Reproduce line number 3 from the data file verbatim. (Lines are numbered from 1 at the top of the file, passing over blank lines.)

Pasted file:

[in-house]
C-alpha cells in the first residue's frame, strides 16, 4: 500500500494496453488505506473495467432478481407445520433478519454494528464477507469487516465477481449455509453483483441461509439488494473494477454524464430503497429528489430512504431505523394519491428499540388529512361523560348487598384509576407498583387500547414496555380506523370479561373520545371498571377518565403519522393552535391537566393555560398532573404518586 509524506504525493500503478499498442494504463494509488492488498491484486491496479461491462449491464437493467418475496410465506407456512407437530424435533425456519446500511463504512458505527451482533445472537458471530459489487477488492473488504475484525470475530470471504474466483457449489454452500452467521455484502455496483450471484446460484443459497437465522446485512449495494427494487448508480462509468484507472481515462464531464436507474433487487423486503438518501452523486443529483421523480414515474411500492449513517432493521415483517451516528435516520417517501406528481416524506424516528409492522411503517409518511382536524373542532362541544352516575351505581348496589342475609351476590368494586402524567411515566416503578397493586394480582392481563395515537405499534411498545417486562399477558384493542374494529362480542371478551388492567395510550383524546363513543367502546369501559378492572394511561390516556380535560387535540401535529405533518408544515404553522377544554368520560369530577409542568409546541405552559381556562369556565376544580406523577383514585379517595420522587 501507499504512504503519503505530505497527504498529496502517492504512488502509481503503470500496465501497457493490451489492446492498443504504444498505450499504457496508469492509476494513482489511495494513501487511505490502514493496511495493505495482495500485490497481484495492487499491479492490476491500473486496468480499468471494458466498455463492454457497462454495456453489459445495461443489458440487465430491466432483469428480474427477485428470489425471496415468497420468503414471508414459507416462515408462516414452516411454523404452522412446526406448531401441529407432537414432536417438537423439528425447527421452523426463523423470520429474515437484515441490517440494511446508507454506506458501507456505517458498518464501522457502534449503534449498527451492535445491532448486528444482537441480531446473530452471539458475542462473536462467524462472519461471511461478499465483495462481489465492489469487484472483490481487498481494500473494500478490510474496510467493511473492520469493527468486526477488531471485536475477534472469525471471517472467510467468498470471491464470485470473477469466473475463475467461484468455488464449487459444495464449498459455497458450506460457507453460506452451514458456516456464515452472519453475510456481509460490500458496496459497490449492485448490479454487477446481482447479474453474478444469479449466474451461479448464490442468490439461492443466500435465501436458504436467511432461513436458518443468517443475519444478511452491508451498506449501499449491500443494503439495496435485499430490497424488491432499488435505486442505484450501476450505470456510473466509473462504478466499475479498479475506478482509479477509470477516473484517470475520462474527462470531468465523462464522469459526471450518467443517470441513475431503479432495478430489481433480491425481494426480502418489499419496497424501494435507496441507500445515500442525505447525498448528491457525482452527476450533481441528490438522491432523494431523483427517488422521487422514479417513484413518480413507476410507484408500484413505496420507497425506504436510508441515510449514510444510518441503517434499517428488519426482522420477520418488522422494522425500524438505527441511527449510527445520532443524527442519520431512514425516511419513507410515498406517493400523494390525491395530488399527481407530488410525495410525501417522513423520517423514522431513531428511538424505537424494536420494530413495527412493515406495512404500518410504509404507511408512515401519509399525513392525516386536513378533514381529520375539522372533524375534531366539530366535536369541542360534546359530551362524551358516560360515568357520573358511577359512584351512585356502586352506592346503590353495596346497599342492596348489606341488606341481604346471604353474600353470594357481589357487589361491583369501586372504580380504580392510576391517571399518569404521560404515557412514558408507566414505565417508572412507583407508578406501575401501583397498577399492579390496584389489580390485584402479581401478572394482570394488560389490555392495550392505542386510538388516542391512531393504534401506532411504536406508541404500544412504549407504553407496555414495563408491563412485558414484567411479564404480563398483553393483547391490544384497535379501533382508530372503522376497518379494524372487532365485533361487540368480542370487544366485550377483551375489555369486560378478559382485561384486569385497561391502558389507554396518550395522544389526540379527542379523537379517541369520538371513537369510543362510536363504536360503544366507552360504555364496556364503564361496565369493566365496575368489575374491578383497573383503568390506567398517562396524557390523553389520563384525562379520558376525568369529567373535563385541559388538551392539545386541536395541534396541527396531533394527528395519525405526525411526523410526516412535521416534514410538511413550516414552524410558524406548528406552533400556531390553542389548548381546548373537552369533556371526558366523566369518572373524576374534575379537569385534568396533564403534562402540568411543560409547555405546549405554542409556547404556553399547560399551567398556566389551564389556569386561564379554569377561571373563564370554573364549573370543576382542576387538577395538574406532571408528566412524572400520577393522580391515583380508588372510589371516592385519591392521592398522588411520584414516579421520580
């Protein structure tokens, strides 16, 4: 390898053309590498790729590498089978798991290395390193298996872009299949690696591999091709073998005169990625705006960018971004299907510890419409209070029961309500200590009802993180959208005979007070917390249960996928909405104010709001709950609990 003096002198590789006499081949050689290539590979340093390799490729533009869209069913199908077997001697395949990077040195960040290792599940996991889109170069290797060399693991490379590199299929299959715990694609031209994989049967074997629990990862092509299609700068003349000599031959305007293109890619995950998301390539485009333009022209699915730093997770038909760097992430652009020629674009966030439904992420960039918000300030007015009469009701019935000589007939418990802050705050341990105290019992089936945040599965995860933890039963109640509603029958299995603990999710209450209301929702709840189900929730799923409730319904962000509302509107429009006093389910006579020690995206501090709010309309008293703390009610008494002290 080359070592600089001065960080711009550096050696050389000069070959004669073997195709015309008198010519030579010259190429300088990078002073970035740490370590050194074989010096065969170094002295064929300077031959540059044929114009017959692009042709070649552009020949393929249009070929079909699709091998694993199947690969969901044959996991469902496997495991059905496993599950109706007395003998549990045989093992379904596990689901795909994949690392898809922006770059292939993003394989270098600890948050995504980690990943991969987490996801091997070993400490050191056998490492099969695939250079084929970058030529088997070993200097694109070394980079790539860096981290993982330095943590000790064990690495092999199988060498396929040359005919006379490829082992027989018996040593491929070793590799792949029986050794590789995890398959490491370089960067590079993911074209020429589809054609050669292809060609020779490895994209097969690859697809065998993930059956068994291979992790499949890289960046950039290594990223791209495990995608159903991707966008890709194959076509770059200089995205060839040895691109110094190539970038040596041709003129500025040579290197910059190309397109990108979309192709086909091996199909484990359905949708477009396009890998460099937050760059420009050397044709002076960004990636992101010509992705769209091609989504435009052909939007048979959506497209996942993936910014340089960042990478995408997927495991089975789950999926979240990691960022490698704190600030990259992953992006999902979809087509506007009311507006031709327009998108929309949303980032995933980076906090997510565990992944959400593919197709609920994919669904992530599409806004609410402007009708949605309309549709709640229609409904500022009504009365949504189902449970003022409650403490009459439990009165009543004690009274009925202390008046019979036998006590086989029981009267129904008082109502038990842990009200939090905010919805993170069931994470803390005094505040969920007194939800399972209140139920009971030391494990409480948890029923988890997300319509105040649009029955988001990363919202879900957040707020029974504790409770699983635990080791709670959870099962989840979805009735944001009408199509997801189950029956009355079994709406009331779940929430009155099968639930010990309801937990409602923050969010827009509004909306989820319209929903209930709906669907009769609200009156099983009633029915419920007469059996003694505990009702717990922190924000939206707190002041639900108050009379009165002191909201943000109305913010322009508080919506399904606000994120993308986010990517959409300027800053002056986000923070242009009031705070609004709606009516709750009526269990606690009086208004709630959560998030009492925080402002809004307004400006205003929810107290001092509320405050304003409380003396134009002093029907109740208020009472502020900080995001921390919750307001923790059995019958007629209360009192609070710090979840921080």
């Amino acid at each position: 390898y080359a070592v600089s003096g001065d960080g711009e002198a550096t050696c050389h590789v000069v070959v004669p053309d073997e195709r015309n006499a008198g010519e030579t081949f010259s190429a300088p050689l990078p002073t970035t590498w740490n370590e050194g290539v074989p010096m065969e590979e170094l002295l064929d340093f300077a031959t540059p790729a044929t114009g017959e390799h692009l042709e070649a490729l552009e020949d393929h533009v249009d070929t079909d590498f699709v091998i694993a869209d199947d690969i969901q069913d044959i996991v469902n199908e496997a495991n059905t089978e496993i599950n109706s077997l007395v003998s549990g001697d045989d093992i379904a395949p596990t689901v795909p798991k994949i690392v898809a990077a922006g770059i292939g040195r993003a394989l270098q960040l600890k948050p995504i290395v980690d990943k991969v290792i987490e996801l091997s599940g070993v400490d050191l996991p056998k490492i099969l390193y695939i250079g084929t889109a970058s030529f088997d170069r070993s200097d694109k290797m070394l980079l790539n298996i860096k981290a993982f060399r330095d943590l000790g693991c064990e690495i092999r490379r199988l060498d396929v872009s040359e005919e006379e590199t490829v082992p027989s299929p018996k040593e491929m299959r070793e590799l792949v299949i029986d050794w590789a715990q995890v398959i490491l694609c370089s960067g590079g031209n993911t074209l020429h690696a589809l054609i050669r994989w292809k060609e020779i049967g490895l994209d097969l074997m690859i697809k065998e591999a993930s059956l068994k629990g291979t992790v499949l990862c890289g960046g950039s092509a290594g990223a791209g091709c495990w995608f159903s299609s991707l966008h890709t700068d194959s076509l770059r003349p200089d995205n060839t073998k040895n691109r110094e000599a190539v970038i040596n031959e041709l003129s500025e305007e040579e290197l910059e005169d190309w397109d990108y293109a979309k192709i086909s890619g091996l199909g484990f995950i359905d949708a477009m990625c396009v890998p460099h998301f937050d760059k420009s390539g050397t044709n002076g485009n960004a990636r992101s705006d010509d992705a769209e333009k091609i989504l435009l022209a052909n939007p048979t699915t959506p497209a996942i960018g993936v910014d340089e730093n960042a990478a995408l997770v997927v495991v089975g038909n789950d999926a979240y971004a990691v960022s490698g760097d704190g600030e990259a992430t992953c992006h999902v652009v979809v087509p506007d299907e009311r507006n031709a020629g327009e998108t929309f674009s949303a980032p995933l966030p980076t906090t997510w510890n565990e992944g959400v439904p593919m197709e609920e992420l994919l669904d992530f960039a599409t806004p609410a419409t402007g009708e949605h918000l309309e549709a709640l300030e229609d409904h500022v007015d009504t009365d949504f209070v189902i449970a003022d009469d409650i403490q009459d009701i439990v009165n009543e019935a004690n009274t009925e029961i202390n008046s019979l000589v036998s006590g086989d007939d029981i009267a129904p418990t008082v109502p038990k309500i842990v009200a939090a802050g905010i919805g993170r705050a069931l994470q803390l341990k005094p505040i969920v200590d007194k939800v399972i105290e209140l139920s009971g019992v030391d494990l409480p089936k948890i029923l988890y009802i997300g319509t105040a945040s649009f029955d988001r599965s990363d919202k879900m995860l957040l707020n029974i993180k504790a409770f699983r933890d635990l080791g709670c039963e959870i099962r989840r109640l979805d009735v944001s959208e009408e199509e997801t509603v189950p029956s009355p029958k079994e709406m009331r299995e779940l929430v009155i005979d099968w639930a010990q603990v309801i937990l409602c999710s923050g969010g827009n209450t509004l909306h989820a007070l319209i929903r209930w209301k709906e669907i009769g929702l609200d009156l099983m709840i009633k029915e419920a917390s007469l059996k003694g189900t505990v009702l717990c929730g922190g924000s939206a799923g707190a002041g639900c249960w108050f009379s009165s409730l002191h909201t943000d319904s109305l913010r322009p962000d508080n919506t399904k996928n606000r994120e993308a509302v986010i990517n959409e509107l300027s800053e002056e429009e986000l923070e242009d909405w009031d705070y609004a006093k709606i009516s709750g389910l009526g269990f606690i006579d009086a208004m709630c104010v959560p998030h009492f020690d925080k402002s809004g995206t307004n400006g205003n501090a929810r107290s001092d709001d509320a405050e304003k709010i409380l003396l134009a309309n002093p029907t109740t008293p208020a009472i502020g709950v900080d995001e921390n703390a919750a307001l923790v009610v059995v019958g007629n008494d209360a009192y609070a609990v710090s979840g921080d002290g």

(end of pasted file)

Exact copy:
């Protein structure tokens, strides 16, 4: 390898053309590498790729590498089978798991290395390193298996872009299949690696591999091709073998005169990625705006960018971004299907510890419409209070029961309500200590009802993180959208005979007070917390249960996928909405104010709001709950609990 003096002198590789006499081949050689290539590979340093390799490729533009869209069913199908077997001697395949990077040195960040290792599940996991889109170069290797060399693991490379590199299929299959715990694609031209994989049967074997629990990862092509299609700068003349000599031959305007293109890619995950998301390539485009333009022209699915730093997770038909760097992430652009020629674009966030439904992420960039918000300030007015009469009701019935000589007939418990802050705050341990105290019992089936945040599965995860933890039963109640509603029958299995603990999710209450209301929702709840189900929730799923409730319904962000509302509107429009006093389910006579020690995206501090709010309309008293703390009610008494002290 080359070592600089001065960080711009550096050696050389000069070959004669073997195709015309008198010519030579010259190429300088990078002073970035740490370590050194074989010096065969170094002295064929300077031959540059044929114009017959692009042709070649552009020949393929249009070929079909699709091998694993199947690969969901044959996991469902496997495991059905496993599950109706007395003998549990045989093992379904596990689901795909994949690392898809922006770059292939993003394989270098600890948050995504980690990943991969987490996801091997070993400490050191056998490492099969695939250079084929970058030529088997070993200097694109070394980079790539860096981290993982330095943590000790064990690495092999199988060498396929040359005919006379490829082992027989018996040593491929070793590799792949029986050794590789995890398959490491370089960067590079993911074209020429589809054609050669292809060609020779490895994209097969690859697809065998993930059956068994291979992790499949890289960046950039290594990223791209495990995608159903991707966008890709194959076509770059200089995205060839040895691109110094190539970038040596041709003129500025040579290197910059190309397109990108979309192709086909091996199909484990359905949708477009396009890998460099937050760059420009050397044709002076960004990636992101010509992705769209091609989504435009052909939007048979959506497209996942993936910014340089960042990478995408997927495991089975789950999926979240990691960022490698704190600030990259992953992006999902979809087509506007009311507006031709327009998108929309949303980032995933980076906090997510565990992944959400593919197709609920994919669904992530599409806004609410402007009708949605309309549709709640229609409904500022009504009365949504189902449970003022409650403490009459439990009165009543004690009274009925202390008046019979036998006590086989029981009267129904008082109502038990842990009200939090905010919805993170069931994470803390005094505040969920007194939800399972209140139920009971030391494990409480948890029923988890997300319509105040649009029955988001990363919202879900957040707020029974504790409770699983635990080791709670959870099962989840979805009735944001009408199509997801189950029956009355079994709406009331779940929430009155099968639930010990309801937990409602923050969010827009509004909306989820319209929903209930709906669907009769609200009156099983009633029915419920007469059996003694505990009702717990922190924000939206707190002041639900108050009379009165002191909201943000109305913010322009508080919506399904606000994120993308986010990517959409300027800053002056986000923070242009009031705070609004709606009516709750009526269990606690009086208004709630959560998030009492925080402002809004307004400006205003929810107290001092509320405050304003409380003396134009002093029907109740208020009472502020900080995001921390919750307001923790059995019958007629209360009192609070710090979840921080």